Reposting this really old post from my ‘blissfully single days’ when I had cooked a Shukto following mommy’s recipe for a certain potluck. Well, it’s Poila Boishak, and I made Shukto yet again, and mom would be coming over to taste how I live up to it! This post is for KfB’s seasonal event marking Bengali New Year.
Not very many days back, I had attended a potluck where the theme was Indian regional cuisine. Quite naturally, being a bong, I could not be spared of the request for getting some fish. As the date grew closer, we figured there weren’t many vegetarian dishes on the menu, and I received a shout-out for bitter bong-style veggies. Now shukto is one dish most bengalis love to have but very few like to cook. ‘Baba boddo jhamela!’ (too much hassle!) is a common phrase I’ve heard from many at the very mention of cooking shukto at home. Most of us are better off leaving it to our ‘maa mashis’ (moms and aunts). I was too, until I moved to another city, away from my maa mashis.
Whenever I have had shukto, be at people’s homes or at restaurants, it has always been a different taste. Apart from some basic similarities, there were major differences in the way it looked or tasted, the consistency of the gravy, the dominant flavours, the gravy base, everything was different. However I have grown up to my mom’s version of shukto, the recipe for which she had kept a secret for all these years; when we had guests over, she proudly made this shukto and when they showered compliments and asked how, she just smiled and said, “I’m not telling”. She passed it on to me though, after I moved base, and told me ‘go ahead and earn some brownie points’! And I must say, I did, at least at this potluck. So here goes the secret recipe:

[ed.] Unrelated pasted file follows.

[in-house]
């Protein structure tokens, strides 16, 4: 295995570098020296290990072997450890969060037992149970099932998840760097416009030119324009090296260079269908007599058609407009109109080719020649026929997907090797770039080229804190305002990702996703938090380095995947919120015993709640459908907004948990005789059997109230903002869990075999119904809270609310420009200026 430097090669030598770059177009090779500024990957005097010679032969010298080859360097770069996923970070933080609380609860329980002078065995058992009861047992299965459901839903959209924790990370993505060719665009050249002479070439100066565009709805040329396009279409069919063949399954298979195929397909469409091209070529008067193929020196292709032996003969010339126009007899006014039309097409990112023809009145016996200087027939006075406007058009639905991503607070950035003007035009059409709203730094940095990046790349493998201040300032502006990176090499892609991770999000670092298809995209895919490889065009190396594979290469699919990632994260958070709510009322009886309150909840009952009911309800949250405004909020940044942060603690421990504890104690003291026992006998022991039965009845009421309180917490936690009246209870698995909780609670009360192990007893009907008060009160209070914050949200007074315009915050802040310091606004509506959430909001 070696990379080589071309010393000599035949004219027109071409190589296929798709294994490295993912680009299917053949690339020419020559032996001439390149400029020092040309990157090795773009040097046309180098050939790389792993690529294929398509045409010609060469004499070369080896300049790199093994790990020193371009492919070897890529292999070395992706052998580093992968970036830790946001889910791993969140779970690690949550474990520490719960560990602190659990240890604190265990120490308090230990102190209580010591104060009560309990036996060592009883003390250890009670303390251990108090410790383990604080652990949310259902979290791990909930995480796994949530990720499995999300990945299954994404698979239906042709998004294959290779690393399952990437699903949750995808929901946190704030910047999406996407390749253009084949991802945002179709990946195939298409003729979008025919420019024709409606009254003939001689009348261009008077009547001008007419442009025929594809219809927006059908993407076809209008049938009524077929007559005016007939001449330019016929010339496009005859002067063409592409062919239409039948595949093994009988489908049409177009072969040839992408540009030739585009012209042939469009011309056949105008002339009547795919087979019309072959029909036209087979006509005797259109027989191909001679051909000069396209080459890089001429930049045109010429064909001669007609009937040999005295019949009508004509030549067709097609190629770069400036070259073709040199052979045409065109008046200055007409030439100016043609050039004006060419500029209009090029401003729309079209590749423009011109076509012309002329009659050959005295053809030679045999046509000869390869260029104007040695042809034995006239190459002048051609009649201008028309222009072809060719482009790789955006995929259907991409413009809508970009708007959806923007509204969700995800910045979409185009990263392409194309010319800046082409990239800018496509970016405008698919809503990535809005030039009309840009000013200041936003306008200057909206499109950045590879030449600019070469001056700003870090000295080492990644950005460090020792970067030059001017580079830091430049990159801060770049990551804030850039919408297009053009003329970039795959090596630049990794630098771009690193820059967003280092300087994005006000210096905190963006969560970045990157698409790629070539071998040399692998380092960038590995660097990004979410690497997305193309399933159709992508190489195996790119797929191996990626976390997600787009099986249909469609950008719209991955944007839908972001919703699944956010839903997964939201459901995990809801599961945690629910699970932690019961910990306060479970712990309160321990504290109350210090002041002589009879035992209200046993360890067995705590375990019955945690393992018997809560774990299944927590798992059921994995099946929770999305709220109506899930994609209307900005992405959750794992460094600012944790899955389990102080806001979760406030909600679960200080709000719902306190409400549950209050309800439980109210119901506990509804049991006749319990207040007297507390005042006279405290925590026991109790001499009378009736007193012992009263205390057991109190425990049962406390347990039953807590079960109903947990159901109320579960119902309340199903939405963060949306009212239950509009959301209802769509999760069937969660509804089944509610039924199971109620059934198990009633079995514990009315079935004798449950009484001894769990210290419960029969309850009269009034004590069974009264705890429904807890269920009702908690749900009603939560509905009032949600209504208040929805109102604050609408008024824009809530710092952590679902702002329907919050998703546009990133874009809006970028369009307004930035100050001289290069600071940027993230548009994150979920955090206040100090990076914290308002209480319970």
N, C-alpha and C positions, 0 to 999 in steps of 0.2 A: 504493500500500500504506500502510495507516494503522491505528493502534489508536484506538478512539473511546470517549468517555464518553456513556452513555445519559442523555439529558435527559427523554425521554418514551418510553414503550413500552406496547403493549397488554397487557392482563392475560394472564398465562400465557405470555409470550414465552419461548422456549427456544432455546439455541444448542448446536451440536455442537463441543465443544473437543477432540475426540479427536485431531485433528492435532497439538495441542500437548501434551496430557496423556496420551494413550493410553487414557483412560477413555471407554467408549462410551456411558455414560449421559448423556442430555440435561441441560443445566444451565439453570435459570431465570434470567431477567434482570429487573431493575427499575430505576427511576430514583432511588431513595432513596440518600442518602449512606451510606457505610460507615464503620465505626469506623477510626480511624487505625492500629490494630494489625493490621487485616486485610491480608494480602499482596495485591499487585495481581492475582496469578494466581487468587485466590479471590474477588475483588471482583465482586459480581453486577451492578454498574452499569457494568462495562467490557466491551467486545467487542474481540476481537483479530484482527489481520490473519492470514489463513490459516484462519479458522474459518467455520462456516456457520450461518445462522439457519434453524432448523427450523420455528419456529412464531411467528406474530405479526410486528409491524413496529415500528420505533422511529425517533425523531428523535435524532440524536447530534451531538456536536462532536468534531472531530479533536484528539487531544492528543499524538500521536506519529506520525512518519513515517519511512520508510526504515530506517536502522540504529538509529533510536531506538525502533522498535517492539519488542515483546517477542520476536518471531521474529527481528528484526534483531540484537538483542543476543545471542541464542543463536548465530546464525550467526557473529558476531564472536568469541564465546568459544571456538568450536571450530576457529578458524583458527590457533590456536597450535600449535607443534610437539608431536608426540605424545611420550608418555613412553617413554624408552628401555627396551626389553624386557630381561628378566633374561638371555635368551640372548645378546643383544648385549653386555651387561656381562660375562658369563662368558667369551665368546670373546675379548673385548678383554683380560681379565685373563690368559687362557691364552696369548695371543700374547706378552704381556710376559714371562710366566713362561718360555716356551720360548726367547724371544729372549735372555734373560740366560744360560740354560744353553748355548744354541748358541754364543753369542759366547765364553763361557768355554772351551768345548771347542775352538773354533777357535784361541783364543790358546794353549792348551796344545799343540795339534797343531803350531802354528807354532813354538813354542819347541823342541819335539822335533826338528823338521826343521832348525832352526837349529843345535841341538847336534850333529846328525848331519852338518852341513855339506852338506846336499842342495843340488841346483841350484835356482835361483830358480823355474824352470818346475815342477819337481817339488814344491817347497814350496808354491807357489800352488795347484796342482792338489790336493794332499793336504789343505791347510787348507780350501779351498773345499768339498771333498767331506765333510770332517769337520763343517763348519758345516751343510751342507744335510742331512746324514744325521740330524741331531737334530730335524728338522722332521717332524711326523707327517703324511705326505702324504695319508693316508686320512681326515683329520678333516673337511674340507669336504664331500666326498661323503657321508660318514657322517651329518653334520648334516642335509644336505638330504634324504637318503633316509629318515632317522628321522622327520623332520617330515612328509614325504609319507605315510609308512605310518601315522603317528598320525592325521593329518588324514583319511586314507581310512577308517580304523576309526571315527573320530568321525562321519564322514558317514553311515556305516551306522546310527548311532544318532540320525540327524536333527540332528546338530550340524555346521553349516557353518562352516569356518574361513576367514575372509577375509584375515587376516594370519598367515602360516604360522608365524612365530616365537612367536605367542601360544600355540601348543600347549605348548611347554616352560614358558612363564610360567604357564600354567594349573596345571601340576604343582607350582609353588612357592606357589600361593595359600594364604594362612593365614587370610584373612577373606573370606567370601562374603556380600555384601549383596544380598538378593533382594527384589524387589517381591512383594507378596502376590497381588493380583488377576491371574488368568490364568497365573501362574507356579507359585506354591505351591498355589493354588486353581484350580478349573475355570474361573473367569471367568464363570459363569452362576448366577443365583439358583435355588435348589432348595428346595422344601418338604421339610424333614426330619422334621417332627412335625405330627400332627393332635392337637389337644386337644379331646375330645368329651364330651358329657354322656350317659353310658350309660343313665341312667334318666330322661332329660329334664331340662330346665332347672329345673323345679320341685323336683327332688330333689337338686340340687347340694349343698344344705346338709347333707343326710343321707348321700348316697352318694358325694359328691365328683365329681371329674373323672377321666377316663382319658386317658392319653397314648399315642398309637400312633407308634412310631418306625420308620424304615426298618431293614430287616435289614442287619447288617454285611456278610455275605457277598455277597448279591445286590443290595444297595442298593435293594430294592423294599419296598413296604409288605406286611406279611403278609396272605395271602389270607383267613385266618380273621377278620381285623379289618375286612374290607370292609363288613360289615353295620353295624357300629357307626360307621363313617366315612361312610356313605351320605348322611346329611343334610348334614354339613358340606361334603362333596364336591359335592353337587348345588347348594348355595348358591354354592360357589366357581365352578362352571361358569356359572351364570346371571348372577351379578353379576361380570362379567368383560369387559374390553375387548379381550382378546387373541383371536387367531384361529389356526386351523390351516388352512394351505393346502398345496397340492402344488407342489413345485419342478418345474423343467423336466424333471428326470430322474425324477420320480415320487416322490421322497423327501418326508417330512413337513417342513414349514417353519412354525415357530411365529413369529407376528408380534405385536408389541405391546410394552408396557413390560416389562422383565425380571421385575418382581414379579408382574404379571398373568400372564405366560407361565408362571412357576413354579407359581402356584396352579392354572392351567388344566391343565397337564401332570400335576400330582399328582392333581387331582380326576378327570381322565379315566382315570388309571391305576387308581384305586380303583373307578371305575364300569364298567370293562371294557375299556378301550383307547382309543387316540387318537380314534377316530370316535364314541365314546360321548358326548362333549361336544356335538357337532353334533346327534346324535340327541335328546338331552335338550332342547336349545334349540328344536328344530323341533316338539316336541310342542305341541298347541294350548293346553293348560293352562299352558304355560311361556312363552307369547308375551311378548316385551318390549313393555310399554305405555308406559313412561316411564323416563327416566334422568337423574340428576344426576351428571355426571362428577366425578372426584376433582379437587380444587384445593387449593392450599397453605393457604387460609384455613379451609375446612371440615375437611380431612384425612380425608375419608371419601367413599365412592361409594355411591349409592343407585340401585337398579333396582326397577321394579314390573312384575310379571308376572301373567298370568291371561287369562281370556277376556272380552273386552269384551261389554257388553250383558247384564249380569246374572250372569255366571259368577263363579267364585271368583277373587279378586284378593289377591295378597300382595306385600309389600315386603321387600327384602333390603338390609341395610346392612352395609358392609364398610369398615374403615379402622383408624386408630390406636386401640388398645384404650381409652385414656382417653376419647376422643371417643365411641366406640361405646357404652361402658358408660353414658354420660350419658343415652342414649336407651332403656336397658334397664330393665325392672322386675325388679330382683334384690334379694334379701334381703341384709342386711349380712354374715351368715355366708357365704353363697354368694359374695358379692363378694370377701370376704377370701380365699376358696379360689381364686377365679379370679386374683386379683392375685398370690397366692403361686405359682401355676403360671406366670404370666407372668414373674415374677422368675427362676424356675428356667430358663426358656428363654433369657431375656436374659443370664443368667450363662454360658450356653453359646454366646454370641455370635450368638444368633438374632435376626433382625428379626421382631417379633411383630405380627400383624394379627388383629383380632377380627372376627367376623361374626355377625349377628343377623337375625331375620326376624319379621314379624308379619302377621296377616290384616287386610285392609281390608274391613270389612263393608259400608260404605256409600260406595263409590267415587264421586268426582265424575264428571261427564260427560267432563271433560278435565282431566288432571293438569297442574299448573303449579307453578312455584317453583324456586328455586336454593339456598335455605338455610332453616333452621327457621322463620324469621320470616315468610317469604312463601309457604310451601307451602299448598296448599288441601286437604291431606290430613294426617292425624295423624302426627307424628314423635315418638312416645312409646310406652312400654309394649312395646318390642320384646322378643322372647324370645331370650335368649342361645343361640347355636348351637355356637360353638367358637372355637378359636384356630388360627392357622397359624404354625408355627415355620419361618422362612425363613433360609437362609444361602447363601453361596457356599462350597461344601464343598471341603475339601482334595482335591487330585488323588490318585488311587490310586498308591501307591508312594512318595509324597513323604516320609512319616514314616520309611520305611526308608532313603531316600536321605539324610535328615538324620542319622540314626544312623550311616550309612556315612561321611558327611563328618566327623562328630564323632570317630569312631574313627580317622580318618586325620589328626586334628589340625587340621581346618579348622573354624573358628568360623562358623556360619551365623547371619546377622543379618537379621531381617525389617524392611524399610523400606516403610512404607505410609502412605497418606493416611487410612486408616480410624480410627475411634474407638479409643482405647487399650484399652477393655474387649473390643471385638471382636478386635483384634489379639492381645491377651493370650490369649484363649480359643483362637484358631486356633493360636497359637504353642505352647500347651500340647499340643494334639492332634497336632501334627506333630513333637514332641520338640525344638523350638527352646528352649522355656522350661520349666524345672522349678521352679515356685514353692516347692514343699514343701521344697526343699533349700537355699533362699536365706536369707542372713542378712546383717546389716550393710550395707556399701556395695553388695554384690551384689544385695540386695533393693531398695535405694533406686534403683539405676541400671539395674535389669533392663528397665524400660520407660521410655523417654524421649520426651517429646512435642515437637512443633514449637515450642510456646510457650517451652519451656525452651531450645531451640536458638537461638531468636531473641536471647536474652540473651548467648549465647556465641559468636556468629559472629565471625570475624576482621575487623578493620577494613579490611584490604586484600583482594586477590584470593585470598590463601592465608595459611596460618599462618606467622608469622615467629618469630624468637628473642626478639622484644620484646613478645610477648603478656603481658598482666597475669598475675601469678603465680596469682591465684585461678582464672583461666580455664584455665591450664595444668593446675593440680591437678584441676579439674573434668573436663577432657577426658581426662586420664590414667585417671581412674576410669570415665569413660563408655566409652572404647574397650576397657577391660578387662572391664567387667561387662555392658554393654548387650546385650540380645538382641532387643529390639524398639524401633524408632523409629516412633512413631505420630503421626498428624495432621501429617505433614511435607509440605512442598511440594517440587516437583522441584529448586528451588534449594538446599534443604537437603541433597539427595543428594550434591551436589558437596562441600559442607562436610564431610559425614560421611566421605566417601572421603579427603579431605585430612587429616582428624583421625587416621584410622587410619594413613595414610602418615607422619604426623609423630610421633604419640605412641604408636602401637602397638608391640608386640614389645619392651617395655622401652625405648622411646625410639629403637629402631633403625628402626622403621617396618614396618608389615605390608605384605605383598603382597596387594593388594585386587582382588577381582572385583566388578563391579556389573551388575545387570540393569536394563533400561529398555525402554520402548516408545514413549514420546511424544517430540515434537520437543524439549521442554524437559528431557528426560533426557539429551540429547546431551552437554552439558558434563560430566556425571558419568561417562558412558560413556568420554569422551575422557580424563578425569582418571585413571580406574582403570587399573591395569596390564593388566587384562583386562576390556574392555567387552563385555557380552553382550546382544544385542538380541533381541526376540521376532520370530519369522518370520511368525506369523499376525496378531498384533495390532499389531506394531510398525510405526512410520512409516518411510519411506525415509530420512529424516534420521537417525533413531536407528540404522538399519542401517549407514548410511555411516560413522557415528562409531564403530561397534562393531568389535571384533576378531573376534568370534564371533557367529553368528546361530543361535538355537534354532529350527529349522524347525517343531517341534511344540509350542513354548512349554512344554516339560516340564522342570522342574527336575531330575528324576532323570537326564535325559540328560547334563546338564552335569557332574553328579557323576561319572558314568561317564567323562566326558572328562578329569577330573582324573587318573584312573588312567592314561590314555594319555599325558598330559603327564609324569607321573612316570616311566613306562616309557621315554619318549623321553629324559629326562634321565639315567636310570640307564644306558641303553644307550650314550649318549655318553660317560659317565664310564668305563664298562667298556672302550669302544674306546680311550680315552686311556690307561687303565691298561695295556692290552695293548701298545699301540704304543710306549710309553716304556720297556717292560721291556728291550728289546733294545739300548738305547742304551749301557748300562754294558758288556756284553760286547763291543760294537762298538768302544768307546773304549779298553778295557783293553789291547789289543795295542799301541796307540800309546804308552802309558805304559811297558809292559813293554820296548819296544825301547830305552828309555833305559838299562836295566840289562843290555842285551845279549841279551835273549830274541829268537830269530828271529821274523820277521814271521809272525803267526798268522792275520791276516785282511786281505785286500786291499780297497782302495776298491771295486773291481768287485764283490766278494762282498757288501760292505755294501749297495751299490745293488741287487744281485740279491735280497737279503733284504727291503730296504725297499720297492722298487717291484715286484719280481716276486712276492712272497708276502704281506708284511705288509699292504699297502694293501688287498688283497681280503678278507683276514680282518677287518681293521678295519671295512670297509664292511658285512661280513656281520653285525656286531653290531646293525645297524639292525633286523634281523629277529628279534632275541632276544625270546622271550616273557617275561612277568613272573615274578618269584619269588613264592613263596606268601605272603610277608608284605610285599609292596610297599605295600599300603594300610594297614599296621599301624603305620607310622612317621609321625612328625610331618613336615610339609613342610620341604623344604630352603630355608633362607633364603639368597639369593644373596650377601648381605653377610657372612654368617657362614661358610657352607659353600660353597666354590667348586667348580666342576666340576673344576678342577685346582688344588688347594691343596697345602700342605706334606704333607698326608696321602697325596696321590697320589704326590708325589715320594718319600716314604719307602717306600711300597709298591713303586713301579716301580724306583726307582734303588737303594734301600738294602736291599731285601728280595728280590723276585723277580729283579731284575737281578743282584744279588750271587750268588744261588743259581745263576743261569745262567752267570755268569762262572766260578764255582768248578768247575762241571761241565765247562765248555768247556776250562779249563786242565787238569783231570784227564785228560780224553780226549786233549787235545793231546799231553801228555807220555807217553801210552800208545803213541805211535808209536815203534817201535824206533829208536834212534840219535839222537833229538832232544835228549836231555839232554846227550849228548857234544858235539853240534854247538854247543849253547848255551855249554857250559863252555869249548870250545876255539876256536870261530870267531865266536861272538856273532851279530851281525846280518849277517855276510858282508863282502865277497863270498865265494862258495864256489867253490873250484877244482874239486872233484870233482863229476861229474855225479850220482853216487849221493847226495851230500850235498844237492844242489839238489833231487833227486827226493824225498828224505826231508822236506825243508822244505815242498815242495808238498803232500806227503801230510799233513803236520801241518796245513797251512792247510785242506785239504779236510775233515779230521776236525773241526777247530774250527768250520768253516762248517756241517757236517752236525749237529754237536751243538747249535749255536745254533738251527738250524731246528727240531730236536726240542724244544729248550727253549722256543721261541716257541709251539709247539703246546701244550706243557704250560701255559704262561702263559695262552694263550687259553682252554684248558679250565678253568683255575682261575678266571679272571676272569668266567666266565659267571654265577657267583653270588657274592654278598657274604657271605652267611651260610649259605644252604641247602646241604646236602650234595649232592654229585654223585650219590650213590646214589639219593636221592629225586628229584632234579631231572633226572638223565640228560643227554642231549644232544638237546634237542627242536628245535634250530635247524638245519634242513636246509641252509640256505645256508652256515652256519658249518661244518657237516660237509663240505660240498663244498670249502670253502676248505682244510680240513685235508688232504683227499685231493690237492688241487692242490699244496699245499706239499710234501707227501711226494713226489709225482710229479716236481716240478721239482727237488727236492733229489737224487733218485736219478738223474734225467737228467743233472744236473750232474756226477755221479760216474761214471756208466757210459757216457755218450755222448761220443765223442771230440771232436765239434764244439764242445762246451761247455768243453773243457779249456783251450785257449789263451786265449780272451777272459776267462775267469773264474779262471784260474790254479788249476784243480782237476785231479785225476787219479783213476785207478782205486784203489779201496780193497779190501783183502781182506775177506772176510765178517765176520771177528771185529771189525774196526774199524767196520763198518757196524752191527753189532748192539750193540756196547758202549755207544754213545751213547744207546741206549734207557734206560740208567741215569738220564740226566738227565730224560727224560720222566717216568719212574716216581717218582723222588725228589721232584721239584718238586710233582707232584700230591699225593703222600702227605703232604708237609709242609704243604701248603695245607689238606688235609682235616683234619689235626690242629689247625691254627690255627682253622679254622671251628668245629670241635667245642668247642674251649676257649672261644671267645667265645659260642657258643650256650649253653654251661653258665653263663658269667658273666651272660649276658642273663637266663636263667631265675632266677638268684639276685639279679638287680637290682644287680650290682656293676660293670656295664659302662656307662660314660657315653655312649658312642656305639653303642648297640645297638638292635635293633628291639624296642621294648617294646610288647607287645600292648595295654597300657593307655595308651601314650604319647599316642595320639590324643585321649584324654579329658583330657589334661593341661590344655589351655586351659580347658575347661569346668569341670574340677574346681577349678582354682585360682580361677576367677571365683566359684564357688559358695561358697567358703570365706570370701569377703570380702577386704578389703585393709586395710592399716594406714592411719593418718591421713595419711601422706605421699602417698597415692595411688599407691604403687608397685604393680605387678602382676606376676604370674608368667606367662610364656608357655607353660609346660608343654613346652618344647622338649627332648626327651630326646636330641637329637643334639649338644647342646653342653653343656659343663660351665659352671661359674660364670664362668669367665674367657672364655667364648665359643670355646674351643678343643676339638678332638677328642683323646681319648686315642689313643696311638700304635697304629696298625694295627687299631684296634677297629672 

- Bitter gourd, 1-2 nos (small)
- Raw banana, 1 no.
- String beans, 10-12 nos
- Raw papaya, 1 small
- Drumsticks, 2-3 nos
- Eggplant, 1 no. (medium sized)
- Potato, 1 no. (small)
- Ridge gourd, 1 no. (optional)
- Lentil dumplings (bori), 6-7 (optional)
- Radish, 1 no. (optional)
- Panchforan, 2-3 tsp
- Mustard paste, 1 tsp
- Ginger paste, 1 tsp
- Milk, 2 tbsp
- Bay leaf: 1 no.
- Cornfour, 1 tsp
- Ghee, 2-3 tsp
Cut vegetables lengthwise into slightly rectangular shapes.Rub them with salt and turmeric and fry them individually (except the string beans) in mustard oil, till about half cooked. Fry the bori last, till it browns, since it soaks up a lot of oil and you wouldn’t want to feed it with all the oil it can guzzle up.
Next heat oil, add a bay leaf and 1 tsp of panchforan as tadka, add the string beans, fried vegetables, salt, sugar as per taste, and about a cup of water, cover and simmer till vegetables are cooked. Add the cornflour to the milk, and add to vegetables to make a whitish gravy.
Add the fried bori (lentil dumplings). Add in the ginger and mustard paste, simmer for two minutes and switch off the flame.
Dry roast and grind 2 tsp of panchforan. Sprinkle ground panchforan and ghee over the shukto before serving.
If you are among those who grew up on shukto with radhuni, and if you’re looking for radhuni in this recipe, please don’t. I have had some friends pouncing over me when I put up this recipe, but the ones who had tasted it at the potluck were secretly smiling, just like my mom. And I finally realised why she never divulged the secret. While knowlege is a good thing, sometimes its better to stay ignorant and enjoy the taste instead, without prejudice.
While it is free to experiments, its always good to have the grammar of such dishes right. In this case, onion, garlic and chillies and any other strong flavours should be avoided like taboo. It is supposed to be a subtle dish.